I got into music like anyone else… a fan first, making un-asked-for mixtapes for friends and girls, and obsessing over how it made me feel: serious and personal.  I played percussion in high school and got a cheap acoustic guitar for Christmas my freshman year of college at Northeastern University in Boston. I learned like two chords thanks to Guitar for Dummies and began writing little songs and progressions, mostly incoherent stuff thanks to the aftermath of healthy bar and club scene.  I didn’t really have any bands worth mentioning other than a writing project called Gutter Music Project. We never played shows but recorded a few songs up in Lowell, MA at our friends Lockout space which was my first experience recording and where I felt the hooks sink in.

I’m surrounded by a ton of creative energy thanks to the other guys who have way more band and project experience than I do. Dan, for instance, was involved in a few post-punk projects with our friend Craig (above), namely The World Concave and Elemae. Rudy, on the other hand, had his own band called Breathing Blue which performed at some huge shows and festivals. After that, he played drums in Dentist (Asbury Park) for a few years before leaving to start Wet Brain, where I first heard him sing and play guitar—turns out I underestimated his talents, thinking he only played drums. Rudy's involvement spans across numerous bands, but it's worth mentioning his newest project, Bristler, as well as his longstanding commitment to our friend band, Yawn Mower. I met MJ during his time with Sweet Joey’s Thing of Beauty, but his portfolio includes works with Viigo, Awesome New Republic, and currently, Sacred Lawns— one of my favorite bands in town right now.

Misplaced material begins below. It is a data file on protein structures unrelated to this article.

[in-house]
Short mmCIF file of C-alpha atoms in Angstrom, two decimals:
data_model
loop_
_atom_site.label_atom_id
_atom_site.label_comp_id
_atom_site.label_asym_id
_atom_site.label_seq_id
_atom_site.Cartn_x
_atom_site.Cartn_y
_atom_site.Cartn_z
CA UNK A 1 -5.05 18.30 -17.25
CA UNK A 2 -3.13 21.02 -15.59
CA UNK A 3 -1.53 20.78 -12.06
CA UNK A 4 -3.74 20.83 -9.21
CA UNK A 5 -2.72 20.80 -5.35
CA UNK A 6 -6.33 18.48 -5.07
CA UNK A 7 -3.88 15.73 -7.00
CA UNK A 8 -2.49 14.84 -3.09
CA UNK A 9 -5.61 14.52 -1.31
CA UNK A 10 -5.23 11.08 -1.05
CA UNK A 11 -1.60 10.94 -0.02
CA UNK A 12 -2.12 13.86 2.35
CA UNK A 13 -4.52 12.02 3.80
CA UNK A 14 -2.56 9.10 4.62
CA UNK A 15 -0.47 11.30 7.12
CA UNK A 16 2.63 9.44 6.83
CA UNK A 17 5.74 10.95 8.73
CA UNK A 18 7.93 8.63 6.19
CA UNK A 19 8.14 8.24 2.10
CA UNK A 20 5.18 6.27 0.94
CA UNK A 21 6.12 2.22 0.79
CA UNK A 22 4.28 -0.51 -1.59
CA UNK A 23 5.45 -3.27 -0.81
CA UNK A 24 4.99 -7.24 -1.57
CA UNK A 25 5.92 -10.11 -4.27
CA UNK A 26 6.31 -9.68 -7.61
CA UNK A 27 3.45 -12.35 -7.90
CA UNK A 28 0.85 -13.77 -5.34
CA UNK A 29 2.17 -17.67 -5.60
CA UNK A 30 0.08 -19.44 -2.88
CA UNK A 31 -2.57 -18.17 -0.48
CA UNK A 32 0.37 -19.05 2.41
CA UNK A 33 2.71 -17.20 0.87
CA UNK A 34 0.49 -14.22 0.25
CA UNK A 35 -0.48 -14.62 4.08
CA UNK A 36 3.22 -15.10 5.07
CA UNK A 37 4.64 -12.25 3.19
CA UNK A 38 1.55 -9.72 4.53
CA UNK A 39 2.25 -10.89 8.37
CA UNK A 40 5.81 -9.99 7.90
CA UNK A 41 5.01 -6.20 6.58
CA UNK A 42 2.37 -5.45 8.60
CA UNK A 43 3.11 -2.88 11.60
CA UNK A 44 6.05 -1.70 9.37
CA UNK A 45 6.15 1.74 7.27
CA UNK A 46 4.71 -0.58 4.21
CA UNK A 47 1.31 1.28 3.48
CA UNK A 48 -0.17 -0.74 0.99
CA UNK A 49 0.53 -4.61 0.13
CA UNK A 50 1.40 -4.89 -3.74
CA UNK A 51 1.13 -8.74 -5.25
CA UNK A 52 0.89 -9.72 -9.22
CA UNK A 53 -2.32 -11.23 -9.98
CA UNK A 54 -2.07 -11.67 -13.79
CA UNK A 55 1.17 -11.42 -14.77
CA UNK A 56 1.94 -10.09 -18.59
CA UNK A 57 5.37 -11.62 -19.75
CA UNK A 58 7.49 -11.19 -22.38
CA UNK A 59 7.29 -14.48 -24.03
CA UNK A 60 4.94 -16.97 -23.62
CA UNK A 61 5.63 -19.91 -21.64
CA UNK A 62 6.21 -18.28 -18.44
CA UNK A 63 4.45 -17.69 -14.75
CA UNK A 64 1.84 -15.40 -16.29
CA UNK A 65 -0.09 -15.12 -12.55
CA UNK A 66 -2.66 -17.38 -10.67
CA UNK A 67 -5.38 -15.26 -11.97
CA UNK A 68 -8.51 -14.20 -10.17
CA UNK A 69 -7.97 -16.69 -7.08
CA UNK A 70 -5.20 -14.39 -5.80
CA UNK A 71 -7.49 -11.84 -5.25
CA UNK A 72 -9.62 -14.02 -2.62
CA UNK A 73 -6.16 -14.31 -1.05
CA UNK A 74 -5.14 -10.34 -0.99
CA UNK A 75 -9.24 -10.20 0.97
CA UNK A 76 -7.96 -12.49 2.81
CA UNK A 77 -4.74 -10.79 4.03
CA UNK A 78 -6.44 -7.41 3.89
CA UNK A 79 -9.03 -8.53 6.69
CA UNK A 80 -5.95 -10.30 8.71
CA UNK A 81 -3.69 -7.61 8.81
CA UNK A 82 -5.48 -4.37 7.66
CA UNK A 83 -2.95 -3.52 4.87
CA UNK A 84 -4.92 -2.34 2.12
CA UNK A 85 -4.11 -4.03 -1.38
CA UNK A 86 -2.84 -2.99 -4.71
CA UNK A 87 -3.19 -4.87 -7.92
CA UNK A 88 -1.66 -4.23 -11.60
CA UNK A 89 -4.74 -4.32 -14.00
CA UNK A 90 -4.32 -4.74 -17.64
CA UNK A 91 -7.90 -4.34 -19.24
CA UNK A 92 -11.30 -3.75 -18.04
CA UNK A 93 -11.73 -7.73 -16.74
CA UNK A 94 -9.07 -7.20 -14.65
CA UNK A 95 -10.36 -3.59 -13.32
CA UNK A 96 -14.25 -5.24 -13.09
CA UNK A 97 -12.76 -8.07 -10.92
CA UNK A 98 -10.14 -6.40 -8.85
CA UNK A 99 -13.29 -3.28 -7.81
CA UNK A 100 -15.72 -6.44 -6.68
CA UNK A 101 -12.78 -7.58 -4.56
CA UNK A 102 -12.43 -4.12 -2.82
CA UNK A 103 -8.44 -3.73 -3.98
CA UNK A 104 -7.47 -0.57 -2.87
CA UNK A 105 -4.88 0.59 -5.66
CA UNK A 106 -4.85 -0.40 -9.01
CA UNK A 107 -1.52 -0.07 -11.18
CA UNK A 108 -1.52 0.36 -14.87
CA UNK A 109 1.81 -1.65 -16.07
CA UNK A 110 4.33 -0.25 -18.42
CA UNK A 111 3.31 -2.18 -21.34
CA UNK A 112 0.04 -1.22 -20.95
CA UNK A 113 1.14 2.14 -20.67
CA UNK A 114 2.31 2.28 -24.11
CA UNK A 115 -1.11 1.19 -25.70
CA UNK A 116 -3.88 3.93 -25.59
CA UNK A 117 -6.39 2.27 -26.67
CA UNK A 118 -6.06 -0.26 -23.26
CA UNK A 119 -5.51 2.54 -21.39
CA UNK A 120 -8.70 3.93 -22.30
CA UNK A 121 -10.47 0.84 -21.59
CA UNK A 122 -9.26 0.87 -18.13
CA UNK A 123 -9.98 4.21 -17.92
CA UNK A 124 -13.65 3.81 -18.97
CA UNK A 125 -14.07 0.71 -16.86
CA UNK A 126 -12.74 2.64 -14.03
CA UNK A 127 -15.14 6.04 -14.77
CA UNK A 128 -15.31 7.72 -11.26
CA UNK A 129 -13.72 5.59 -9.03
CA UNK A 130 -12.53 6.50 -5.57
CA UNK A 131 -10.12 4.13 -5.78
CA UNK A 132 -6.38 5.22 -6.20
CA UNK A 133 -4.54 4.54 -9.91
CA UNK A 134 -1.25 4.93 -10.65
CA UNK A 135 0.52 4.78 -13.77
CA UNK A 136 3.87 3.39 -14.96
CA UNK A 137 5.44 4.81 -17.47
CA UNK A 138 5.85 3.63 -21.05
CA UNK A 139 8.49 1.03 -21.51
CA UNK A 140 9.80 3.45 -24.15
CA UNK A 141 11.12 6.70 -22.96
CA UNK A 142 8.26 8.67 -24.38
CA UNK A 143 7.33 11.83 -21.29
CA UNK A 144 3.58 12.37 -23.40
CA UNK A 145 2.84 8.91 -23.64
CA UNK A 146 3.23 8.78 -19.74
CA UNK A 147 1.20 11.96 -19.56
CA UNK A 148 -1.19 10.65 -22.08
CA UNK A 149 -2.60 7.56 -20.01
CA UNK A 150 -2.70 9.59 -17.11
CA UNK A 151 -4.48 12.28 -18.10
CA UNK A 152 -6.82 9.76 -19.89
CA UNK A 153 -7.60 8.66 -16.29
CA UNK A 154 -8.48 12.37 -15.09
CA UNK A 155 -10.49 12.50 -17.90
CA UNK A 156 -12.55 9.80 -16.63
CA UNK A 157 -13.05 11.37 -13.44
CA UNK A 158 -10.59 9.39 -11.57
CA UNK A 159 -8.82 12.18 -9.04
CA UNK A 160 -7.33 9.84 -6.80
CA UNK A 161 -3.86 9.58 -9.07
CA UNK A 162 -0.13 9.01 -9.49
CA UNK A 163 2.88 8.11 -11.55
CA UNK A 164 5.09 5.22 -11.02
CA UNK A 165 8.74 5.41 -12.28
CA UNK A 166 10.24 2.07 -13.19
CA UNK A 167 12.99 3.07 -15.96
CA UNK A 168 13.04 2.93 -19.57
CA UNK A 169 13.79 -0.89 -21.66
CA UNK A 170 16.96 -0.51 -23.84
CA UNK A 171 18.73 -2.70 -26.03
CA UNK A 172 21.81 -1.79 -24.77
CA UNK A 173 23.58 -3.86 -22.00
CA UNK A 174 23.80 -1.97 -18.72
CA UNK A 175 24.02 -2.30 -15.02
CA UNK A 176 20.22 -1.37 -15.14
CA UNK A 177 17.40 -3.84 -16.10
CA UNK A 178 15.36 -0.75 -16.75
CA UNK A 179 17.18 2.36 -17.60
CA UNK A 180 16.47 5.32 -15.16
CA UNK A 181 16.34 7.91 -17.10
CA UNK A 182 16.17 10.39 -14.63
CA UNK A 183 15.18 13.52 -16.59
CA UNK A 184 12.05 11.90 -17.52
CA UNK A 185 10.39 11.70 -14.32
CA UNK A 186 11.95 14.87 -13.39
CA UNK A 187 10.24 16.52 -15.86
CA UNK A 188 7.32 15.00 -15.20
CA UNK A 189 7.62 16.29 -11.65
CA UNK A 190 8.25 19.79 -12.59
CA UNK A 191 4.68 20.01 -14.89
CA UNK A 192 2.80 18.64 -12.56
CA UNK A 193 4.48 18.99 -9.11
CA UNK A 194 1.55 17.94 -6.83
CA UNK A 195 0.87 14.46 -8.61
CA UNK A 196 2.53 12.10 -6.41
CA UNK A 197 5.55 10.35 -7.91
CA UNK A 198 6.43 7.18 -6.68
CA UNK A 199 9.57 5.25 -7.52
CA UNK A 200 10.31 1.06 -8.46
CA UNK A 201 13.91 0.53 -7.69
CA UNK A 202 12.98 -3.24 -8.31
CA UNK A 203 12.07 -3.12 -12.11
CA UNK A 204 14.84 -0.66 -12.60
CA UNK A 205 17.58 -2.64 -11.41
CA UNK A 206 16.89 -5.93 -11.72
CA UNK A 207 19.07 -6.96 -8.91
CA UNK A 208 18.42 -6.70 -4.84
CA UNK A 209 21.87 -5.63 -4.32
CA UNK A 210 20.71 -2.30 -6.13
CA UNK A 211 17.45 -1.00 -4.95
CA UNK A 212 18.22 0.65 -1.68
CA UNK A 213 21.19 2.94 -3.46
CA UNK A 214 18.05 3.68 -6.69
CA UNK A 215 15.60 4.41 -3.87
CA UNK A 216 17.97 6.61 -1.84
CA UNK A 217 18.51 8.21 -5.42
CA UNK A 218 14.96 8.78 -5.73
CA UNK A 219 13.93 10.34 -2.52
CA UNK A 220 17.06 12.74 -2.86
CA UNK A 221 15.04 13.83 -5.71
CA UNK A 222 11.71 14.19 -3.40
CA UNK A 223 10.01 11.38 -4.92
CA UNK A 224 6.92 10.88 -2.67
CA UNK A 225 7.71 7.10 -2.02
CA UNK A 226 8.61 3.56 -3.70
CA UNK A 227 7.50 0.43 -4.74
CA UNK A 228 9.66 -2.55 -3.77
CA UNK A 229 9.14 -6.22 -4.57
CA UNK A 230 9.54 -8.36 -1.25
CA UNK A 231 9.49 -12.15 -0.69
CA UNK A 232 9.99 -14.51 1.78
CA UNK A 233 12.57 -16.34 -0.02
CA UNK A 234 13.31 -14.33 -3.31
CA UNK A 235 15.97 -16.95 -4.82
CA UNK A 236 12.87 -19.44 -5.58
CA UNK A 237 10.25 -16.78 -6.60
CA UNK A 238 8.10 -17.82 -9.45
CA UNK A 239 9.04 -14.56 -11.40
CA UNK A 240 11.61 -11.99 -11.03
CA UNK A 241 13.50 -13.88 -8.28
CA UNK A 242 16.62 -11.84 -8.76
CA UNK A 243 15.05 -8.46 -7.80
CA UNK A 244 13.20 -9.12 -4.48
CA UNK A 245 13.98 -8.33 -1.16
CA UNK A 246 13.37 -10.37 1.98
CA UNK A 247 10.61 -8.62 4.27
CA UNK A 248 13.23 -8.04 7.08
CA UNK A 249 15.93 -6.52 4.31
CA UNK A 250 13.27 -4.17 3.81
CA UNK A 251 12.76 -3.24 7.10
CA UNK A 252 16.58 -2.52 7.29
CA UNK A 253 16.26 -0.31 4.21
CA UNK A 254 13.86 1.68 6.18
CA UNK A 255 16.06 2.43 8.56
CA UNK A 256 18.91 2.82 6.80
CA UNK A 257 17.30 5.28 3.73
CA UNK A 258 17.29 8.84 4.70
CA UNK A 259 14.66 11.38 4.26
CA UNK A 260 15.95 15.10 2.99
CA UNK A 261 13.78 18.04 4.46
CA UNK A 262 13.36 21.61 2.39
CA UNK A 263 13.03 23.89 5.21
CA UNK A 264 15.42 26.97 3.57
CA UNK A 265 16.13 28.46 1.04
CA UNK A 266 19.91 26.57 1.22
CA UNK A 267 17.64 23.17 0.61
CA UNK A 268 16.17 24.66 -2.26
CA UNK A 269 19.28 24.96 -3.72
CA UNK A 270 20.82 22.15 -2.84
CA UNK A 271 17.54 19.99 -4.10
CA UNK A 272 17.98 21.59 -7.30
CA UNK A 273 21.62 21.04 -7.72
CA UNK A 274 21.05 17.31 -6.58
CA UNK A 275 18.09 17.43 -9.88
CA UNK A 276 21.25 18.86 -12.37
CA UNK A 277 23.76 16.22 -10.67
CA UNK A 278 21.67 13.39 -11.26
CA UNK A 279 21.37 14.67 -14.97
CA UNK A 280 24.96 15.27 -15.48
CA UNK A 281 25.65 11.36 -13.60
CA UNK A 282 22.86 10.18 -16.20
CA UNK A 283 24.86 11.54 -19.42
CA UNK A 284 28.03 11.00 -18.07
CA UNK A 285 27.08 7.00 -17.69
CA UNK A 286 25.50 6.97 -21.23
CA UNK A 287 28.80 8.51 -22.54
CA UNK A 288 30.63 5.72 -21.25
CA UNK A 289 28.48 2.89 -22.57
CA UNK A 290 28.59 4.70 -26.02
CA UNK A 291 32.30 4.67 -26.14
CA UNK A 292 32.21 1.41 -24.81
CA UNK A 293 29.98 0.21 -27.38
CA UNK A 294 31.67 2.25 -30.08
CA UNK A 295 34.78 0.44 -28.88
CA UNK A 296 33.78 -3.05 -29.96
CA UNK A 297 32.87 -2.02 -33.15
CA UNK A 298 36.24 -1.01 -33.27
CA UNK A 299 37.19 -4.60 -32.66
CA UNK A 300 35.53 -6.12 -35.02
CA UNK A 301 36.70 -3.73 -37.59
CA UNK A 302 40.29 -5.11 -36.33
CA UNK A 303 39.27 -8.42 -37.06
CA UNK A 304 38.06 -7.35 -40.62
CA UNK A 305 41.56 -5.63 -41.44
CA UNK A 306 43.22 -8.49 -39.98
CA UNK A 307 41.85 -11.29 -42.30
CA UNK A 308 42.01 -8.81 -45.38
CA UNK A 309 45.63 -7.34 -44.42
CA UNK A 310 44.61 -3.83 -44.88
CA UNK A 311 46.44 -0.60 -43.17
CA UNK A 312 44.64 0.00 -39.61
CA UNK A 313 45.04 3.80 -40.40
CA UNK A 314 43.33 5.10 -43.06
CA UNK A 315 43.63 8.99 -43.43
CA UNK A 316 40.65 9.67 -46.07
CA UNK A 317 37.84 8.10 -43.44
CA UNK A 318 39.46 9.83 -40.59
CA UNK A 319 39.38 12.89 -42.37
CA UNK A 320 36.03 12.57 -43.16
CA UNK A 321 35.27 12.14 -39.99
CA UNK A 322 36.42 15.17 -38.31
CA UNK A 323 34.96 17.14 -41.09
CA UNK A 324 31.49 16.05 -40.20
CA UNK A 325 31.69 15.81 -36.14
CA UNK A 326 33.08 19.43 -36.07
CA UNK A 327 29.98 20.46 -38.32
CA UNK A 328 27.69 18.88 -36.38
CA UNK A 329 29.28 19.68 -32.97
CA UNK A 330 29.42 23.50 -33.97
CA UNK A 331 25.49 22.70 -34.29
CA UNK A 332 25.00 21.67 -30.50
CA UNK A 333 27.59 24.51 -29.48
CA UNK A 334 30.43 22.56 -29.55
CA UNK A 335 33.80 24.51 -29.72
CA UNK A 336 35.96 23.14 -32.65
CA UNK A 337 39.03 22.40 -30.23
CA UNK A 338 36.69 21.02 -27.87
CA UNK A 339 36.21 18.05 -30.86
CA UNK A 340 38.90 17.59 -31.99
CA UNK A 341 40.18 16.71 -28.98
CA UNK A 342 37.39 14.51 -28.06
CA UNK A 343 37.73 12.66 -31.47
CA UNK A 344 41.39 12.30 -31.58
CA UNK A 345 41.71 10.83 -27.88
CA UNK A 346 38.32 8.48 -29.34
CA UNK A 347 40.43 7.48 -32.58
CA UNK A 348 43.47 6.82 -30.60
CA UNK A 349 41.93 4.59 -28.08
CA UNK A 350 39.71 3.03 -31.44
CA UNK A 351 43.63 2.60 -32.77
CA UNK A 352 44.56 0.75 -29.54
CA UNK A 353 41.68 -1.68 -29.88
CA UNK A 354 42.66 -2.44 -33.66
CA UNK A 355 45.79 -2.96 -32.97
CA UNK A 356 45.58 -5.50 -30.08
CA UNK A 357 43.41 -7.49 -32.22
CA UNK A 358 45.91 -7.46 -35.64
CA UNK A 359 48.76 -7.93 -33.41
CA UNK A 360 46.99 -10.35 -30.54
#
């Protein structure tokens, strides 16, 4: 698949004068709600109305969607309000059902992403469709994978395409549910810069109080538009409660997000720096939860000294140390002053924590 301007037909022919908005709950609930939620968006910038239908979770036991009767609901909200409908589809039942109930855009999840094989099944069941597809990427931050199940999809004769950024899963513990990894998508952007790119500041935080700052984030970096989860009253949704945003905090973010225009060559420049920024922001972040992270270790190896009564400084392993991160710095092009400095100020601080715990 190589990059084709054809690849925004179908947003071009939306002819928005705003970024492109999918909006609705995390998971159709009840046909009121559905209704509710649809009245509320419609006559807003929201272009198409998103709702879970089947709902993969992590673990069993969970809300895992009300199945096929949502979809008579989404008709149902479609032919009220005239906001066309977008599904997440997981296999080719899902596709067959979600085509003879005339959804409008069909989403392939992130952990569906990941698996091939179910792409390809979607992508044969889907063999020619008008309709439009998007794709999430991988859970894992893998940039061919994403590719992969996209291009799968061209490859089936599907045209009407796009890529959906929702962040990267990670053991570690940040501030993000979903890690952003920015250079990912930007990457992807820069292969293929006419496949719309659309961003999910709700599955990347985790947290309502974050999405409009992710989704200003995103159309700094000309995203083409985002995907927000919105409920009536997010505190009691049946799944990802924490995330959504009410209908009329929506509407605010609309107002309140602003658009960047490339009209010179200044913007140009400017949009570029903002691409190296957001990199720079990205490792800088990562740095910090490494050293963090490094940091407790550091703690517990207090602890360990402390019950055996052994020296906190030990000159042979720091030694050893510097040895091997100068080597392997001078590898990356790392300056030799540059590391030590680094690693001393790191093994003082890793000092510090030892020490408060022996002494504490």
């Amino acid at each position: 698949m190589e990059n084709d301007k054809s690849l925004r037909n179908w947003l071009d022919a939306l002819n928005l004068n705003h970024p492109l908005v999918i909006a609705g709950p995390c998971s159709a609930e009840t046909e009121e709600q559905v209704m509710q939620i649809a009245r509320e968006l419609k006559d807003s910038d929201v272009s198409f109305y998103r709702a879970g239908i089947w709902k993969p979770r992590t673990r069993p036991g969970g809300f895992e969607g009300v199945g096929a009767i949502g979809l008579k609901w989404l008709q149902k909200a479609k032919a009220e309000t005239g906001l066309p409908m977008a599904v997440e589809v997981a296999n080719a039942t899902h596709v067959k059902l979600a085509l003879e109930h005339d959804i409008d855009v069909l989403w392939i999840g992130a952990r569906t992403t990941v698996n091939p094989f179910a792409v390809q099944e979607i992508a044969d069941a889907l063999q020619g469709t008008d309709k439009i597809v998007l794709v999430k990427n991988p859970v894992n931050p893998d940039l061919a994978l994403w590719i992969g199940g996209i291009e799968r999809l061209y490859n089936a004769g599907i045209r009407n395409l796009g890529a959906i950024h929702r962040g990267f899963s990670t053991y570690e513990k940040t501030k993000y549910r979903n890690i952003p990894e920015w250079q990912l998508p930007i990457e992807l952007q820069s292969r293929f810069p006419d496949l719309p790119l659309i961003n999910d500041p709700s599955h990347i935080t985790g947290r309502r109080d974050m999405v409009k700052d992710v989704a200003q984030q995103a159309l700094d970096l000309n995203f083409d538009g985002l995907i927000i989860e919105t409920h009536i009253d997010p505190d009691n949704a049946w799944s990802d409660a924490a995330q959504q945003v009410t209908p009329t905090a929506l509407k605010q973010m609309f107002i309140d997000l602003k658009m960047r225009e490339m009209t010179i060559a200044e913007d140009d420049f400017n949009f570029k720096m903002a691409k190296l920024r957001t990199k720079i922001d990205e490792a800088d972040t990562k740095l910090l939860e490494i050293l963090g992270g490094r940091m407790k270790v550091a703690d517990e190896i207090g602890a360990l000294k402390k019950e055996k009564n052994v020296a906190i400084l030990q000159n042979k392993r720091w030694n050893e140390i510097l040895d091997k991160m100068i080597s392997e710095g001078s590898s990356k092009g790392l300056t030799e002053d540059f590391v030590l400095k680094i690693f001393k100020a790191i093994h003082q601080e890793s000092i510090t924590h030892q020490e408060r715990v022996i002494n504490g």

First concert that you ever went to? 

My grandfather took me to see Poison and Tesla at the Garden State Arts Center when I was 7. Then my cousin took me to see them again a few months later at Brendan Byrne Arena and I still remember seeing Ricky Rockett rotating around in the air during a drum solo.  Pretty terrible and amazing at the same time haha.

 What's your writing process like?

Hmmm, I wouldn’t say there’s a science or anything behind it.  In the past, Tide Bends songs were mostly born out of a jam or a riff.  this album has five songs that I feel came together five different ways; some came from a riff, another came from a demo I had at home, another from just a rehearsal jam. It does feel a lot better to build off of an idea when theres a progression *and* a vocal melody.  Once those two elements exist, I can start abusing my voice memo app and building from there.

 What other artists or songs inspire your music?